- The Washington Times - Thursday, May 17, 2012

A member of D.C. Police Chief Cathy L. Lanier’s inner circle said Thursday she recently was “put off work” after a visit to the Metropolitan Police Department’s medical clinic, but insisted she was returned to duty after being cleared under the department’s drug-testing policy.

Inspector Deirdre N. Porter, a 21-year veteran assigned to the Patrol Services and School Security Bureau, was “out of the office until further notice,” according to her outgoing voice message, The Washington Times reported last week, after multiple high-ranking police officials said she was placed on non-contact status pending investigation of a failed drug screen.

Reached at her office Thursday, Inspector Porter declined to say what led to her temporary removal — or her return to work. “That’s my personal business,” she said. “I’m not telling you. I refuse to answer your questions.”

Yet she went on to say she had been “cleared” of any drug violations and denied reports she was allowed to submit a second urine sample, which would depart from an MPD policy that requires follow-up drug testing on the original sample.

Inspector Porter also denied she had been placed on non-contact status, which would have stripped her of her gun, badge and all police powers, and insisted, “I am not under any misconduct investigation.”

But in a subsequent email, Inspector Porter contradicted herself on the issue of a second urine sample: “I do not ever recall denying that a second sample was taken,” she wrote. “In fact, that was another one of your questions that I did not answer.”

Adding to the confusion, Chief Lanier’s office has denied that Inspector Porter was allowed to submit a second urine sample, and it remains unclear when she was removed from her post or what, if any, drugs were involved.

On Monday, MPD spokesperson Gwendolyn Crump outlined the typical protocol for drug testing: “When a specimen is taken, it is divided into two parts. Part A is tested. If that test comes back as presumptive positive for illegal or illicit substances, then the member is called in to meet with a medical review officer to discuss the presence of the substance.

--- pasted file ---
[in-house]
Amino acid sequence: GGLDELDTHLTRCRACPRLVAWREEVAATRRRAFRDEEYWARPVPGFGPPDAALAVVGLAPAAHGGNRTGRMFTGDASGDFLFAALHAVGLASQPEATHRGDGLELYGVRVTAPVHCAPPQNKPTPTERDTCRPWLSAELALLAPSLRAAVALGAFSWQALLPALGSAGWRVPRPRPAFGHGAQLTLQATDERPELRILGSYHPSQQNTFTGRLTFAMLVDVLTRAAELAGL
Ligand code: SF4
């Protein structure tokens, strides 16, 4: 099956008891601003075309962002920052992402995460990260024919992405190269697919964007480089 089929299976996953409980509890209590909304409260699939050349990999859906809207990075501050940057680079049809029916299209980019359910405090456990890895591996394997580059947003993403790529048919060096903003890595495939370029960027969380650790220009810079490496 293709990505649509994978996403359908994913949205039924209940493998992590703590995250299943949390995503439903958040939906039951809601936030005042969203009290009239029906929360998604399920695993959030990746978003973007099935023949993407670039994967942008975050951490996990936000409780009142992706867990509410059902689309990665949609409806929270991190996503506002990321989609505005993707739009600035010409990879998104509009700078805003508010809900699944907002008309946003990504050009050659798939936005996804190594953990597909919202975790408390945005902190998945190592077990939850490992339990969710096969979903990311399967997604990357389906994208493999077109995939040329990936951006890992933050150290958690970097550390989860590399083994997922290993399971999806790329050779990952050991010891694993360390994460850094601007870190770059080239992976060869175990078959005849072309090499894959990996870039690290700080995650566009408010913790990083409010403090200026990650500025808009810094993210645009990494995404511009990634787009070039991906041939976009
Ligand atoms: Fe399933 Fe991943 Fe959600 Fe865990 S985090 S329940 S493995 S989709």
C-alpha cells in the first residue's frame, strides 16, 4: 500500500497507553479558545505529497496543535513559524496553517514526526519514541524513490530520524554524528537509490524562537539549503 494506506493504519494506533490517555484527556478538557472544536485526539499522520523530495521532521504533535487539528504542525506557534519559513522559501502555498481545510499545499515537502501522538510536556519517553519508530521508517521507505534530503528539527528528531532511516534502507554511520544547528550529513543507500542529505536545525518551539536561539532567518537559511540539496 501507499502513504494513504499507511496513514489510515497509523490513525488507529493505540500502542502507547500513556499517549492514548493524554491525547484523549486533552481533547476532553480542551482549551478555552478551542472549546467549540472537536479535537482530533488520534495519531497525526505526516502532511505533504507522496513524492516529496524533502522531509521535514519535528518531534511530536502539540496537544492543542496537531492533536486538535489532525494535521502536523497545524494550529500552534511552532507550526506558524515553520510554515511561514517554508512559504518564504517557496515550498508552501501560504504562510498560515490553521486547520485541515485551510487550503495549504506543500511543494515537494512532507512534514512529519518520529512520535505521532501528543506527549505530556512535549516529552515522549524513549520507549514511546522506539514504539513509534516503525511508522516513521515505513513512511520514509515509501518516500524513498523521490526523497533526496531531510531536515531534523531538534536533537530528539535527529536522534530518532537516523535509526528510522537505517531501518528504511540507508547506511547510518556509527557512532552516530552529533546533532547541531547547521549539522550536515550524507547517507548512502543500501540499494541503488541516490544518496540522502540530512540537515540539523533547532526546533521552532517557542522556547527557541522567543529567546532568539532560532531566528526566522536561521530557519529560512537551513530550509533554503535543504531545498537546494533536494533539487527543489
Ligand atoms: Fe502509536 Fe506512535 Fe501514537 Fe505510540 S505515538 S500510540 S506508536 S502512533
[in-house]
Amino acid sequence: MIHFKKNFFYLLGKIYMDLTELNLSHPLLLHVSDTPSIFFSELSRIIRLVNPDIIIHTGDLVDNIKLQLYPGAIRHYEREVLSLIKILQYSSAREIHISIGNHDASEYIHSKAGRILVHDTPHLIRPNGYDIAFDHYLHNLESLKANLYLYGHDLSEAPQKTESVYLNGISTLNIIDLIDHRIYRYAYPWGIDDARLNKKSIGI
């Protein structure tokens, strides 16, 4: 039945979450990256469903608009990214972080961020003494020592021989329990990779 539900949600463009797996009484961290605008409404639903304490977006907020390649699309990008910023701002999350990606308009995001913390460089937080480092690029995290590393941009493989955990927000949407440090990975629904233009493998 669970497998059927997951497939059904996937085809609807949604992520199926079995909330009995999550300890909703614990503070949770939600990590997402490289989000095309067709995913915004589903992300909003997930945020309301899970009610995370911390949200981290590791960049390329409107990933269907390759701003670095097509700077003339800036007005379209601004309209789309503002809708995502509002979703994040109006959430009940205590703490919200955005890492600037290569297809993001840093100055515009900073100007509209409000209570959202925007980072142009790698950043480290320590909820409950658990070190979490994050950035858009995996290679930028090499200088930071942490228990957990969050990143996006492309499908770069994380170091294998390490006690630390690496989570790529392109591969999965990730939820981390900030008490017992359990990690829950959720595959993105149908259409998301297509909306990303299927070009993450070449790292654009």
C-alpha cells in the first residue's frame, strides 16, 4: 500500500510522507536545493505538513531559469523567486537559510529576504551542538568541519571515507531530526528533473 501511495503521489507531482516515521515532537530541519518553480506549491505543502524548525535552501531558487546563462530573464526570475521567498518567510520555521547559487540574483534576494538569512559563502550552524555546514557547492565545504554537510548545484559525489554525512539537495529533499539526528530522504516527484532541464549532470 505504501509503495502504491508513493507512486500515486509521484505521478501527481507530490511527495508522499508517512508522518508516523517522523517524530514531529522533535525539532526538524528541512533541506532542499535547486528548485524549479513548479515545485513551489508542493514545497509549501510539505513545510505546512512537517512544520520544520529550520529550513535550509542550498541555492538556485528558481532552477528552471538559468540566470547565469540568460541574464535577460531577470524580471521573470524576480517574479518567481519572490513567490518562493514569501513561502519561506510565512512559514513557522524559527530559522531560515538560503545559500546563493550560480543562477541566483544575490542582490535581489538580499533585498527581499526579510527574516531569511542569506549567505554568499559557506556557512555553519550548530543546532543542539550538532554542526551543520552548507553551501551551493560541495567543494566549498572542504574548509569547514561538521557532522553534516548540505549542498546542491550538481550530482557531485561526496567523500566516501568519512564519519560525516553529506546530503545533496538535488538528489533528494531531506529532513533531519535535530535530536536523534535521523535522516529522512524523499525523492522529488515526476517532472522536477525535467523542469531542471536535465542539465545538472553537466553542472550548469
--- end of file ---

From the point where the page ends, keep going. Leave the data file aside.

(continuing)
“If a valid explanation is not identified in the medical review officer interview, then Part B of the original sample is analyzed to verify the initial presumptive positive. Testing of Part B is more methodic and comprehensive,” adding that if Part B comes back negative, no further action is taken. “If Part B comes back positive, then we have a positive drug sample and appropriate disciplinary action is taken.”

Ms. Crump said the procedures “are always followed and never deviated from.”

As to those procedures, Inspector Porter declined to say whether she was “put off work” before or after being interviewed by the medical review officer, or whether she was interviewed at all.

Questions about the MPD’s use of urine samples in conducting drug testing date back decades. In 1987, in a letter to then-U.S. Attorney Joseph DiGenova, an attorney for a number of MPD officers warned of “irregularities” and “deliberate falsifications” within the department’s drug-testing procedures.

In the letter, attorney Robert E. Deso said it appeared that drug-testing procedures had either been subverted to protect one and possibly more MPD officials from the results of positive urinalysis tests or to report positive results on others whose tests may not have been positive, causing them to lose their employment.

“If records have been falsified, false statements made or testing procedures subverted for gain (such as promotion), it is likely that criminal as well as ethical violations have been committed,” he wrote.

MPD officials did not respond to questions about how many officers have been disciplined for drug use in recent years.

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